In another aspect of the disclosure, the esophageal probe may comprise one temperature sensor.

In another aspect of the disclosure, the esophageal probe may comprise any number of temperature sensors.

In another aspect of the disclosure, the esophageal probe may comprise thermistor sensors.

In another aspect of the disclosure, the esophageal probe may comprise thermocouple sensors.

In another aspect of the disclosure, the esophageal probe may have a body which straight in shape.

In another aspect of the disclosure, the esophageal probe may have a body which has a preformed shape.

In another aspect of the disclosure, the esophageal probe may have a body which has a preformed shape and can be straightened with a straight stylet.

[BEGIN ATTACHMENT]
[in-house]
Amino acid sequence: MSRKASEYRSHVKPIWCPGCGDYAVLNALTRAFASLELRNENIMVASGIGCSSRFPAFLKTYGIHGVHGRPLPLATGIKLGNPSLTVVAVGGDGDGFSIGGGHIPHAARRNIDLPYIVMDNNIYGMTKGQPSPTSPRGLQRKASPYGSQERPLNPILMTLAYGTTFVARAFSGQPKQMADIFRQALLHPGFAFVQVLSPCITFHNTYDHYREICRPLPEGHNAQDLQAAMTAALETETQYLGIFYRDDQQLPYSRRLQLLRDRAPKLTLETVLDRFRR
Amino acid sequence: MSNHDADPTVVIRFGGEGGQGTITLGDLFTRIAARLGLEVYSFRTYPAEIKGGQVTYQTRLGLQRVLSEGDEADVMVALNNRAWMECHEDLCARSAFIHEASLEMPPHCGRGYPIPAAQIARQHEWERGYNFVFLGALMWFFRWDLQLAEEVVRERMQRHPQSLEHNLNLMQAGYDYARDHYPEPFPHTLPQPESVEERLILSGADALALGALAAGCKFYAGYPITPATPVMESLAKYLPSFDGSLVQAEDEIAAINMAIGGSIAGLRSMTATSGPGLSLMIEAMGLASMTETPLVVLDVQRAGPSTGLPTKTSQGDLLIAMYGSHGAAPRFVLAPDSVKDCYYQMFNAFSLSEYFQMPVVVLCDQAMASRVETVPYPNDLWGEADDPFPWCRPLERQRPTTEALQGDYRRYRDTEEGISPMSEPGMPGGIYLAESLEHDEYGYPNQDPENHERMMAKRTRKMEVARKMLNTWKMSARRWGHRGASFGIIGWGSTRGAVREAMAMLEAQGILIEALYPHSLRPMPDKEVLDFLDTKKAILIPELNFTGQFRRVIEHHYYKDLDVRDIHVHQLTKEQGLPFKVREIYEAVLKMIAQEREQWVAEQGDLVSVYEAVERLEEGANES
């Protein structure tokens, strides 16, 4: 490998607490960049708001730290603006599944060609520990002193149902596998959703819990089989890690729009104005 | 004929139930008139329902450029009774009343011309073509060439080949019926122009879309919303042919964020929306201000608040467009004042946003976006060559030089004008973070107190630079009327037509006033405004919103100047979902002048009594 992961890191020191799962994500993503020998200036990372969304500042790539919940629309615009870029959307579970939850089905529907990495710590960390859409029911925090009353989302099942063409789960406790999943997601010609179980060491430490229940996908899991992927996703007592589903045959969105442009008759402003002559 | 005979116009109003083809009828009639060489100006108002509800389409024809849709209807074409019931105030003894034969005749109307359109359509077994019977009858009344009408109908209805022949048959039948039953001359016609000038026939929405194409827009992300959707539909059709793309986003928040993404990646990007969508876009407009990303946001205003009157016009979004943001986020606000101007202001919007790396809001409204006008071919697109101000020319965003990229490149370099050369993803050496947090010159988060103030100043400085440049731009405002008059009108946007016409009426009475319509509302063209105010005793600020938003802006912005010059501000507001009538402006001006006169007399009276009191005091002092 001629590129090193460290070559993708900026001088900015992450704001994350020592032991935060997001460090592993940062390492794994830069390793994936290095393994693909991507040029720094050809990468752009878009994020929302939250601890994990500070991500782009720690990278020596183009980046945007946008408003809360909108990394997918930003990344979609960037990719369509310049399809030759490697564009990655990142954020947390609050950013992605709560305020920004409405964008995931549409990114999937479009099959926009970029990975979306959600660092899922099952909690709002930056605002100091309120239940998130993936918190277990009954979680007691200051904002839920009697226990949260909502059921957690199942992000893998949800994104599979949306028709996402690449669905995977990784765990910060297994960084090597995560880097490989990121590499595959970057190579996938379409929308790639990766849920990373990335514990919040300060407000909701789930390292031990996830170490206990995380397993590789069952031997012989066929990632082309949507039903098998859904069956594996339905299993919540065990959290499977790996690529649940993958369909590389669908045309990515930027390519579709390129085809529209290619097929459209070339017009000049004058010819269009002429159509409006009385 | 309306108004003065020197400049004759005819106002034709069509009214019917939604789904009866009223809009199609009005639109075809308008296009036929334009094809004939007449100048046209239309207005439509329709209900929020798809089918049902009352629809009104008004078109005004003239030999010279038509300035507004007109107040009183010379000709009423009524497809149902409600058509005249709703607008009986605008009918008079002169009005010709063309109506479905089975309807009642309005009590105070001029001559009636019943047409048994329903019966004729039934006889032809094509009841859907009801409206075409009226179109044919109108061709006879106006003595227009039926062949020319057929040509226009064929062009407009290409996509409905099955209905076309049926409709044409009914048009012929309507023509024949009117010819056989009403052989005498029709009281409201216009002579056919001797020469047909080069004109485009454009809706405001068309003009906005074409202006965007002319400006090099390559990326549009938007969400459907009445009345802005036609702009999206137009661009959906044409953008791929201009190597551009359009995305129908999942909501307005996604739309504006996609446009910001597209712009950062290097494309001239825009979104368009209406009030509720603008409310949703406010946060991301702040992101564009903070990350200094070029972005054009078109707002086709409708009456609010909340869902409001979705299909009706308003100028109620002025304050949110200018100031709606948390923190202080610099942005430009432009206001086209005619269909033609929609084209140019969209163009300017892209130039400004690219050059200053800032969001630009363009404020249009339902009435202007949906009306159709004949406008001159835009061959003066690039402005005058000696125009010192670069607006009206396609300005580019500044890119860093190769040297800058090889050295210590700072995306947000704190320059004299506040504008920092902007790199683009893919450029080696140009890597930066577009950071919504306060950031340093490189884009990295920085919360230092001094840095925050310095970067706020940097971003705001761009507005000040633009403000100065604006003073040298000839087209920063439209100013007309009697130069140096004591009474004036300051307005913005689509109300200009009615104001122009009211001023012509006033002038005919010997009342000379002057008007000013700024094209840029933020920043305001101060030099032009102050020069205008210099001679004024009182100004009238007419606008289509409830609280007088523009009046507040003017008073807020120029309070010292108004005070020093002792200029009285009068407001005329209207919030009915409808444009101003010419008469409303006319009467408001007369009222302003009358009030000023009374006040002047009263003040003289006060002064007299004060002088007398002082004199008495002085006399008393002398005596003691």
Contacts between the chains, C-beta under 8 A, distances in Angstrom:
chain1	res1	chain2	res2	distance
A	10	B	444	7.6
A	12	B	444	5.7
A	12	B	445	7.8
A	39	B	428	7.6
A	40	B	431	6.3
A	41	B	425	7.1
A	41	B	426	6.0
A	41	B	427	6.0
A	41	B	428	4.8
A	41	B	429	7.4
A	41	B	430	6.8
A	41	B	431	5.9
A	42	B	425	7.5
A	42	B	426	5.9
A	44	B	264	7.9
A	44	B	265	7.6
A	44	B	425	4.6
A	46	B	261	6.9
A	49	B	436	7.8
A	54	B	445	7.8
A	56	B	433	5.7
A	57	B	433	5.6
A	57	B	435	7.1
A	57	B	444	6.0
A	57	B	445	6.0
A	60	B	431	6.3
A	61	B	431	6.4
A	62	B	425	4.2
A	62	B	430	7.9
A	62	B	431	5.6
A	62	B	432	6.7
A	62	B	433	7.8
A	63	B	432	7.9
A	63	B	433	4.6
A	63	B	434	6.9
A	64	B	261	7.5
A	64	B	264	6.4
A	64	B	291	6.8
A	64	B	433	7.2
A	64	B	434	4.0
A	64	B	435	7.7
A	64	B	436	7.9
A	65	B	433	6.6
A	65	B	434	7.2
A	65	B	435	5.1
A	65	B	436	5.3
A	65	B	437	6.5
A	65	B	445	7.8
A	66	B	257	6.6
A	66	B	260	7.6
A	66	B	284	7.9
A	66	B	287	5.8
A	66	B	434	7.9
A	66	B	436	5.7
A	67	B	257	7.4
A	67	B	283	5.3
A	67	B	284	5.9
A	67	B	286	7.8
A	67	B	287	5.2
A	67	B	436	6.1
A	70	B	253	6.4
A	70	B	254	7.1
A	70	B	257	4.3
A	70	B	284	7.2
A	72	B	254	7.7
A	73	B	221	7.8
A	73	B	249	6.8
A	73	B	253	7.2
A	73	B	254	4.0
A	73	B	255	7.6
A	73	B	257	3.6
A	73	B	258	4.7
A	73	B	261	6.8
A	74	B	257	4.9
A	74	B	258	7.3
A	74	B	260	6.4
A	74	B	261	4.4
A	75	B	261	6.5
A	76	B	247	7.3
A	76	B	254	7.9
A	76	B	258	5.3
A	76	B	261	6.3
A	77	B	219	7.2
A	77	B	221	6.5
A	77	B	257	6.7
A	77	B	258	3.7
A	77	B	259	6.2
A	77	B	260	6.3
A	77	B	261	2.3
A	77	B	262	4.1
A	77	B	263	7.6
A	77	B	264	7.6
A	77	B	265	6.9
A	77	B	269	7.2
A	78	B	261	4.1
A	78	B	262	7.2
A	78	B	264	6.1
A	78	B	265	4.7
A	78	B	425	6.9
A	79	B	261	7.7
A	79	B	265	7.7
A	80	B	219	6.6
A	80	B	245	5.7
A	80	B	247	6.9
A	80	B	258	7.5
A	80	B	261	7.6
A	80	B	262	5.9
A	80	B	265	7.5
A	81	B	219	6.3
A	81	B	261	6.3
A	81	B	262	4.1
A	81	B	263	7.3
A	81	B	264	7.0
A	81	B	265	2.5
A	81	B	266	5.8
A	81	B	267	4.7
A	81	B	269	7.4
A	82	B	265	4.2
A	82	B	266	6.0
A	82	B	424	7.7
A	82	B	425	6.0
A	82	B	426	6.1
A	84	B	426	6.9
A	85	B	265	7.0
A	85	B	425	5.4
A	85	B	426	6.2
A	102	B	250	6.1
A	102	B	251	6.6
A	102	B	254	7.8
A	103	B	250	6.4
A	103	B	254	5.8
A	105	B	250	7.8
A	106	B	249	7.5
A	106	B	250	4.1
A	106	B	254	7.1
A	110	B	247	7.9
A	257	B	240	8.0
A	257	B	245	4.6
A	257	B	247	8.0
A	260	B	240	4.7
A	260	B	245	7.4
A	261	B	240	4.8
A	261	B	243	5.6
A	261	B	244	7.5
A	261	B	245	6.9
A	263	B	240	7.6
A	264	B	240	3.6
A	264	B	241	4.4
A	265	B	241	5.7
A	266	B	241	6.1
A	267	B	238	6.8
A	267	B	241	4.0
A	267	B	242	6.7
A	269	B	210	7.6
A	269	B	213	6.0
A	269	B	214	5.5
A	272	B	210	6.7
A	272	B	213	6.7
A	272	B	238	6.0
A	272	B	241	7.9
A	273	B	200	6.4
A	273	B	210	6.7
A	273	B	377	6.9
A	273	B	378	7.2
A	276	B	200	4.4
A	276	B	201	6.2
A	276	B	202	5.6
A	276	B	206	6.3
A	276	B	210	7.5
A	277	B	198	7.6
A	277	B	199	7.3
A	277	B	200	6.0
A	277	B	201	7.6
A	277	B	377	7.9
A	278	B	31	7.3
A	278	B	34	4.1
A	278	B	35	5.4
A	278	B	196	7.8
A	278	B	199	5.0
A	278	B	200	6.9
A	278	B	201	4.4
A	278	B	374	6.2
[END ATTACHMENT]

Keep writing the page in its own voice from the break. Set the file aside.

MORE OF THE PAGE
In another aspect of the disclosure, when esophageal temperature increases above a second level predetermined threshold, a higher level of audio and visual alarm is activated.

In another aspect of the disclosure, when esophageal temperature increases above a first level of predetermined threshold, a siren is activated.

In another aspect of the disclosure, when esophageal temperature increases above a second level predetermined threshold, a higher level of a siren is activated.

In another aspect of the disclosure, when esophageal temperature increases above a predetermined threshold, the ablation energy to the heart tissue is interrupted.

In another aspect of the disclosure, the ablation energy to the heart tissue is interrupted based on increase in temperature and time duration of elevated temperature.

In one embodiment, the computer logic for esophageal temperature monitoring and corresponding alarms and interrupt logic is in a stand-alone computer in parallel to the patient monitoring system.

In another embodiment, the computer logic for esophageal temperature monitoring and corresponding alarms and/or interrupt logic is in a stand-alone computer where the esophageal signals to the stand-alone computer are obtained from the patient monitoring system.